I would slam that door fast and then open the next one a crack to see if I got the roar again even if I was not sure which door the roar had come from.
Now back to the whole jumping to conclusions test. Would a group of accounting students tend to be more conservative and wait longer to make choices? Would a group of day traders make quicker decisions?
So while making quick decisions may increase the risk of making errors and some of these errors could be seen as delusions. At some point in our human history the ability to make quick decisions could have strong advantages. If you live in a poor, crime-ridden, neighborhood today, those quick decisions could save your life.
I am a lot suspicions that the researchers have proved that those people who make quick decisions, they term that, jumping to conclusions have established a connection between their jar of beads and delusions.
I might try to guess after the first draw just to try to beat their game and they being more conservative and needing lots of evidence before they can conclude anything, would wait as long as possible before concluding anything.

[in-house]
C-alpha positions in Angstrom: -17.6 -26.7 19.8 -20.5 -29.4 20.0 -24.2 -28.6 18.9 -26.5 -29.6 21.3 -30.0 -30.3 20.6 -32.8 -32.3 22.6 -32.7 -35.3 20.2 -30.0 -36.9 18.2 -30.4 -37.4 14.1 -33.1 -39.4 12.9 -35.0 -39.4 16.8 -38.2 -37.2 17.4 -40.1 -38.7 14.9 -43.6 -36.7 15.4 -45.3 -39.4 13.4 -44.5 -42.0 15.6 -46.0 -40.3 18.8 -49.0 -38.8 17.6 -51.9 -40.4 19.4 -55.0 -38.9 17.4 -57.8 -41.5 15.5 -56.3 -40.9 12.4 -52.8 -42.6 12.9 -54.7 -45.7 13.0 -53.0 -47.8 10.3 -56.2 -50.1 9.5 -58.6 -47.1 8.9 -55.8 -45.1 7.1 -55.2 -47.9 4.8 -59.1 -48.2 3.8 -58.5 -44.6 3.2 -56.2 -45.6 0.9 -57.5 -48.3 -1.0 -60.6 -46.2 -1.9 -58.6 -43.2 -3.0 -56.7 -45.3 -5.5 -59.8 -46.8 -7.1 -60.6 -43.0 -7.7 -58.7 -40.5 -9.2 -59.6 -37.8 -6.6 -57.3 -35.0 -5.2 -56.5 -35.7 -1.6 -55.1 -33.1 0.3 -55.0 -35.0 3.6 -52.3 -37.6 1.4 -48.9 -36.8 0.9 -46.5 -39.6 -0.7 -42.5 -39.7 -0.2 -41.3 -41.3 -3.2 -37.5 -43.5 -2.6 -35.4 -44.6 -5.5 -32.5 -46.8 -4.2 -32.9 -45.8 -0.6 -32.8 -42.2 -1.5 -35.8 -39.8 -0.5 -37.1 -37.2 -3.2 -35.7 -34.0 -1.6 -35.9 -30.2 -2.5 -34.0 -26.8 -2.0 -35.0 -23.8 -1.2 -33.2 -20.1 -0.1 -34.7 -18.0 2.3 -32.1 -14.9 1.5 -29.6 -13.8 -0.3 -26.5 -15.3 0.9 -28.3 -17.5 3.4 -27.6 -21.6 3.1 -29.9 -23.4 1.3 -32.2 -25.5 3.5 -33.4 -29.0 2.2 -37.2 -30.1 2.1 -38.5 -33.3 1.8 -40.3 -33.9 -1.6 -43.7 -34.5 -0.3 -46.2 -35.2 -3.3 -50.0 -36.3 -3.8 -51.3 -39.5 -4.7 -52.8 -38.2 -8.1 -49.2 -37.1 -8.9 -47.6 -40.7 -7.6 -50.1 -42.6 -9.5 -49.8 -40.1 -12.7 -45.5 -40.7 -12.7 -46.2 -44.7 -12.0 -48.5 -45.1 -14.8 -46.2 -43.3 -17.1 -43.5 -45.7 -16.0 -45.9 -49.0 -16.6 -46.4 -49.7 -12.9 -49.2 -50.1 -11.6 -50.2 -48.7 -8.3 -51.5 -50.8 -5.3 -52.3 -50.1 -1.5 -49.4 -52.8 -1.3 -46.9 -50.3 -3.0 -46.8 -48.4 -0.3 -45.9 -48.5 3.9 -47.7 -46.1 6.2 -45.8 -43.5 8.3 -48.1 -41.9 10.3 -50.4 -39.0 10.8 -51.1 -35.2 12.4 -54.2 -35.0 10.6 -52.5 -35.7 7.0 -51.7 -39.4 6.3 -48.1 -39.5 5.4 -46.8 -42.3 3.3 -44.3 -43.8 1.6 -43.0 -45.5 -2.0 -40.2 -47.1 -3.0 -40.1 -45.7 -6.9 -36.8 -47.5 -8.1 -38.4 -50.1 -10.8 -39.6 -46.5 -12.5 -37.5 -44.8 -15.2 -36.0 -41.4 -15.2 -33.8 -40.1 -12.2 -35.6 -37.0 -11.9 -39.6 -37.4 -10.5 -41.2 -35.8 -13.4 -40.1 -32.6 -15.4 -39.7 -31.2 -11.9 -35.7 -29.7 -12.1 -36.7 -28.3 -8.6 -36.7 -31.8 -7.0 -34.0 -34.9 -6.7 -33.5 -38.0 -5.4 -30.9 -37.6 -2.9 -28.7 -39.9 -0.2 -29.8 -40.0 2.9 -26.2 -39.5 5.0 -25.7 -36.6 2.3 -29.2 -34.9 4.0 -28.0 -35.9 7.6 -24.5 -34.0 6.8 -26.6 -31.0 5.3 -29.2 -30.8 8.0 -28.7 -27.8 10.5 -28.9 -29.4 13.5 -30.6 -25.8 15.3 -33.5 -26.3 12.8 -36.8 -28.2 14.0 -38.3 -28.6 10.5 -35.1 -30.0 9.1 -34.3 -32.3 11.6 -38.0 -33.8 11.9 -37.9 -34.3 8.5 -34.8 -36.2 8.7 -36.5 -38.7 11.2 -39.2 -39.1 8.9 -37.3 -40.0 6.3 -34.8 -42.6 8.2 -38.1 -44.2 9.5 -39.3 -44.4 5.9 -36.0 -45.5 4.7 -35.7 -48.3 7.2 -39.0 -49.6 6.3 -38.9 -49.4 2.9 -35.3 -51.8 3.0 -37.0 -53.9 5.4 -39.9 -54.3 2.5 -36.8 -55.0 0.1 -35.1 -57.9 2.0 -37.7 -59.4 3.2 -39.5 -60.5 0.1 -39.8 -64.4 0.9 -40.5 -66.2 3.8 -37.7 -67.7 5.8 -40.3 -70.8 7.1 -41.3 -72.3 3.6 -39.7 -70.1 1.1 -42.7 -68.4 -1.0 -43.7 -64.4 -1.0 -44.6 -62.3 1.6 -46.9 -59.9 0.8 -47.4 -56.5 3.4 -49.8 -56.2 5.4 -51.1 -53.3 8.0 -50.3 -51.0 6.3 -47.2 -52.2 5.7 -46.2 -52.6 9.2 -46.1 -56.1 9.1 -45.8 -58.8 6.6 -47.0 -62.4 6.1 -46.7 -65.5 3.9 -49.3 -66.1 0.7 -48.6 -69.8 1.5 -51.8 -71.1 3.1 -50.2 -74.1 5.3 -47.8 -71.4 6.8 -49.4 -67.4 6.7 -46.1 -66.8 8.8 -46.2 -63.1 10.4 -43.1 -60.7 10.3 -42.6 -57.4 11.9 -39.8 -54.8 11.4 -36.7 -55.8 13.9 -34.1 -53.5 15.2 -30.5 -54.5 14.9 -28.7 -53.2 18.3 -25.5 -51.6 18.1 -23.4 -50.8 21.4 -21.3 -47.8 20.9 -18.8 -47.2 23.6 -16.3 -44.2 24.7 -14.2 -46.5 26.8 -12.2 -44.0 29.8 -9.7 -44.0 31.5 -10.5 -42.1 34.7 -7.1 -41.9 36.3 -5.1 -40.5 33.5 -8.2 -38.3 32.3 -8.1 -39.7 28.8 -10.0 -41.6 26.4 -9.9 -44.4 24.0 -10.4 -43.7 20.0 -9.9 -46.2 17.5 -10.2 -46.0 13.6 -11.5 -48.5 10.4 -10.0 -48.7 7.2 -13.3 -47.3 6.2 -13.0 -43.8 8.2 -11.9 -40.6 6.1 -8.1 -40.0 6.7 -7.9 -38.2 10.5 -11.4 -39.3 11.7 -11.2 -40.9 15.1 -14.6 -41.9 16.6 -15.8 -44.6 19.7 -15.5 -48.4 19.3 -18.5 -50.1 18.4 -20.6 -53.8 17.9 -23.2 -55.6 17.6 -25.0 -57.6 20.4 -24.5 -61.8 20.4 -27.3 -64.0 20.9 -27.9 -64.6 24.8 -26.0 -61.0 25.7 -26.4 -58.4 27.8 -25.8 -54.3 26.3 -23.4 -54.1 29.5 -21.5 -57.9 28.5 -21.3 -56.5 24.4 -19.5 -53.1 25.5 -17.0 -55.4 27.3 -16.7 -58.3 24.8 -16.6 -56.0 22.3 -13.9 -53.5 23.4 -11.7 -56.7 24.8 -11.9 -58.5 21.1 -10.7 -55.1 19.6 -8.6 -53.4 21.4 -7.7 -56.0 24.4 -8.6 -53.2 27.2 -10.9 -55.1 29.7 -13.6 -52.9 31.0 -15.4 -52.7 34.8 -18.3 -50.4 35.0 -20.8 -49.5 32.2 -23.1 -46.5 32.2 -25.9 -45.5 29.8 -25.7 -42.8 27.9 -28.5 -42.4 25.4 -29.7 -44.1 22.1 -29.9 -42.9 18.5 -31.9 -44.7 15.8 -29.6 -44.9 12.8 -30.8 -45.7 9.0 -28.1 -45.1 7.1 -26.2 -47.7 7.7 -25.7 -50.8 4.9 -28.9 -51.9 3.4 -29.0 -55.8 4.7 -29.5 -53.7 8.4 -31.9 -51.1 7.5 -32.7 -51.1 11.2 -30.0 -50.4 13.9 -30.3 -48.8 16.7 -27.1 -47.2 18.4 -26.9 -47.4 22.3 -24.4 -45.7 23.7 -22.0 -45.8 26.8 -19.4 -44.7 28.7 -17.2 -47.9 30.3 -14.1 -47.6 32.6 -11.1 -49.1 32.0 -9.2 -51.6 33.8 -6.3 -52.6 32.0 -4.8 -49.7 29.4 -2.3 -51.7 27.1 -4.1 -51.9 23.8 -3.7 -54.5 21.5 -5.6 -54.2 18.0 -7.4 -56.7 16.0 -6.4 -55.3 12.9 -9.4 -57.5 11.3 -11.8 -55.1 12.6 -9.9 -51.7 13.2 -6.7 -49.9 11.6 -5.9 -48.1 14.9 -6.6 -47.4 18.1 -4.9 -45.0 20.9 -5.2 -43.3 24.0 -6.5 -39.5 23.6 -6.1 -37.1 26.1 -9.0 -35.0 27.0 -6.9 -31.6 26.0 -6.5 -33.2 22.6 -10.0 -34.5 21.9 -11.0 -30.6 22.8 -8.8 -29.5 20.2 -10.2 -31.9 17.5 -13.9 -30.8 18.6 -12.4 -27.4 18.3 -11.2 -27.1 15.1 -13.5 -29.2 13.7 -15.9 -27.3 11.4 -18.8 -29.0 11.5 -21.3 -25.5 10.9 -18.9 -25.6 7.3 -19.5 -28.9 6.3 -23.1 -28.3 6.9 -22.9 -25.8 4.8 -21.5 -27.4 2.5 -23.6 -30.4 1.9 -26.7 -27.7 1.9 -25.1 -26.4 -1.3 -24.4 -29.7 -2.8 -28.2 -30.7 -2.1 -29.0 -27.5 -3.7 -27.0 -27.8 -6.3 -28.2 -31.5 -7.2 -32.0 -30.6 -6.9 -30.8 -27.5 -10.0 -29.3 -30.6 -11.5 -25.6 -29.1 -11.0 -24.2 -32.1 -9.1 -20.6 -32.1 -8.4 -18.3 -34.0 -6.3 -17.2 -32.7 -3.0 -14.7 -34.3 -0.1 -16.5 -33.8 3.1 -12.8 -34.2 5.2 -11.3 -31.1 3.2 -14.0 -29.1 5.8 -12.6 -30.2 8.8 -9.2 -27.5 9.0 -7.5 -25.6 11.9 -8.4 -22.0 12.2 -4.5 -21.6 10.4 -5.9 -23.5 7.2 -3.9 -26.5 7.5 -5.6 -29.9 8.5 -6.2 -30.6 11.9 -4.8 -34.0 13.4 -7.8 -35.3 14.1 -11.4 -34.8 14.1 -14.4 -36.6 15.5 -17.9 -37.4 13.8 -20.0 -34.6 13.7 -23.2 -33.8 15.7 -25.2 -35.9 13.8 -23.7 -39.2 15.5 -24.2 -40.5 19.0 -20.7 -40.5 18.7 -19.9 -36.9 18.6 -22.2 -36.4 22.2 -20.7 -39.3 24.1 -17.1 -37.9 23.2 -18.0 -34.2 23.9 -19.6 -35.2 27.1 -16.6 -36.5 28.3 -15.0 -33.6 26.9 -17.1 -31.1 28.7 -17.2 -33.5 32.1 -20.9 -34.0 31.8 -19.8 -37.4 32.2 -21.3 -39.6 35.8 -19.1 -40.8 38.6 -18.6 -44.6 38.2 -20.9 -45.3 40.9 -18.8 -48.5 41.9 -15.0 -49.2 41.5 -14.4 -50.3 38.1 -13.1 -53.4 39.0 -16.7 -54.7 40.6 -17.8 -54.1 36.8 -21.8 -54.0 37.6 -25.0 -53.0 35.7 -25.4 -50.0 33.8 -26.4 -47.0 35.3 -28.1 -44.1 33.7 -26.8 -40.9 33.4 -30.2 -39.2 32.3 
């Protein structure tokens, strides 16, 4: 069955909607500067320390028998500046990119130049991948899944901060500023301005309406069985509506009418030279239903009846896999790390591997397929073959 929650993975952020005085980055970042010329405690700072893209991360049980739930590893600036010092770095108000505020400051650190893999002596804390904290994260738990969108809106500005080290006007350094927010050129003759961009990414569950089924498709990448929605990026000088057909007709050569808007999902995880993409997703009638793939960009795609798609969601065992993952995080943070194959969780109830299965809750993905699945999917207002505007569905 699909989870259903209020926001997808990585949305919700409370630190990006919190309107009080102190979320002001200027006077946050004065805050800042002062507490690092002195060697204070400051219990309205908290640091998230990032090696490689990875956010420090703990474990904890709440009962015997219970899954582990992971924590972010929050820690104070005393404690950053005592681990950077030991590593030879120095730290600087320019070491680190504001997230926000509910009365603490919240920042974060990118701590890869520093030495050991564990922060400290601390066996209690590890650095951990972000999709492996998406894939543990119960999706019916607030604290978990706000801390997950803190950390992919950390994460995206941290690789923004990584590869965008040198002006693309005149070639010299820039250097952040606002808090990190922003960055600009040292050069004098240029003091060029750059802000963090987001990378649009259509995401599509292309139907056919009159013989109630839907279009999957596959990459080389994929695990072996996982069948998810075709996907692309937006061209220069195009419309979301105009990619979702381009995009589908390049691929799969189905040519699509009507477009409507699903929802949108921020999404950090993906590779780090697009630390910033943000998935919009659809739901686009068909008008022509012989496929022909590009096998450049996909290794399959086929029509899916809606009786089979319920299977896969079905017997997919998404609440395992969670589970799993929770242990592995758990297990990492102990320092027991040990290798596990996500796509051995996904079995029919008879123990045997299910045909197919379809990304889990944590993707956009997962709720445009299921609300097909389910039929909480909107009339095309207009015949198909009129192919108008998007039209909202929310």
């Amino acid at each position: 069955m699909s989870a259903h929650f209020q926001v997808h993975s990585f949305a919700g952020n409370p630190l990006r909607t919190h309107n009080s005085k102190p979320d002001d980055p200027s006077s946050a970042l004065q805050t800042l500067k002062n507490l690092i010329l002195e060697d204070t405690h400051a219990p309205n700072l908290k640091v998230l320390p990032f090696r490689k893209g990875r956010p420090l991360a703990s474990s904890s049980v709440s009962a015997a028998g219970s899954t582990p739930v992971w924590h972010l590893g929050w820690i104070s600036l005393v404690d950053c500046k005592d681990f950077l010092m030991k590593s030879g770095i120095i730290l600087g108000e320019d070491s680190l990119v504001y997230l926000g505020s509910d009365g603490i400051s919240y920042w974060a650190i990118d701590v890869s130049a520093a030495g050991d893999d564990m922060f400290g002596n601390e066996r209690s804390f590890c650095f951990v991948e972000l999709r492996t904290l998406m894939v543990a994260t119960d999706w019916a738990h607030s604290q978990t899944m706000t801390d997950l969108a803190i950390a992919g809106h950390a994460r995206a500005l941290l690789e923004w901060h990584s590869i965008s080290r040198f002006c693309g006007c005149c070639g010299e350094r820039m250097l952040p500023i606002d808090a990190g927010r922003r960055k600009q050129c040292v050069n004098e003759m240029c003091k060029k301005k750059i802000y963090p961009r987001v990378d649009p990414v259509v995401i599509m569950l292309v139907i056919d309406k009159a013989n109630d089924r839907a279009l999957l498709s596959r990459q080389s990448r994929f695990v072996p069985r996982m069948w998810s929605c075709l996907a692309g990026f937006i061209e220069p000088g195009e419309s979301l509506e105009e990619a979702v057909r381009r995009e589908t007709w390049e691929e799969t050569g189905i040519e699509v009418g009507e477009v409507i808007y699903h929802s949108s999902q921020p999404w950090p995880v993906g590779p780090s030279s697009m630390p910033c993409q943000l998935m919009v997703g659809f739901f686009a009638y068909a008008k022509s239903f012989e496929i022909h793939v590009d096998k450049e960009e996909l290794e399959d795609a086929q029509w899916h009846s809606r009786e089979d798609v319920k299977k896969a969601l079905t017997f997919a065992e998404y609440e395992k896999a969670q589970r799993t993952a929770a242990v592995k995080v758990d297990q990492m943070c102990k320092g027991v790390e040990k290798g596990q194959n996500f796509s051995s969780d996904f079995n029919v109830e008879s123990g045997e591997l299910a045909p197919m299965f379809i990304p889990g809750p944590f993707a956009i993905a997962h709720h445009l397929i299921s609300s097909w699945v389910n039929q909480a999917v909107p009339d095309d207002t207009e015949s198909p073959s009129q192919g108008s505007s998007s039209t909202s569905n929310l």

More to come on delusions and how they may be affecting your life.
But the take away from all this, I remain unconvinced that making quick decisions even when you will make more wrong things is a bad thing or that we should call this delusional. Creative people try more things, some of these efforts work out and some do not. That does not equal delusional or mentally ill in my book.
Want to sign up for my mailing list?
Get the latest updates on my books, due out later this year by signing up for my newsletter. Newsletter subscribers will also be notified about live training opportunities and free or discounted books. Sign up here – Newsletter. I promise not to share your email or to send you spam and you can unsubscribe at any time.
For more about David Joel Miller and my work in the areas of mental health, substance abuse and Co-occurring disorders see the about the author page. For information about my other writing work beyond this blog check out my Google+ page or the Facebook author’s page, up under David Joel Miller. Posts to the “books, trainings, and classes” category will tell you about those activities. If you are in the Fresno California area, information about my private practice is at counselorfresno.com. A list of books I have read and can recommend is over at Recommended Books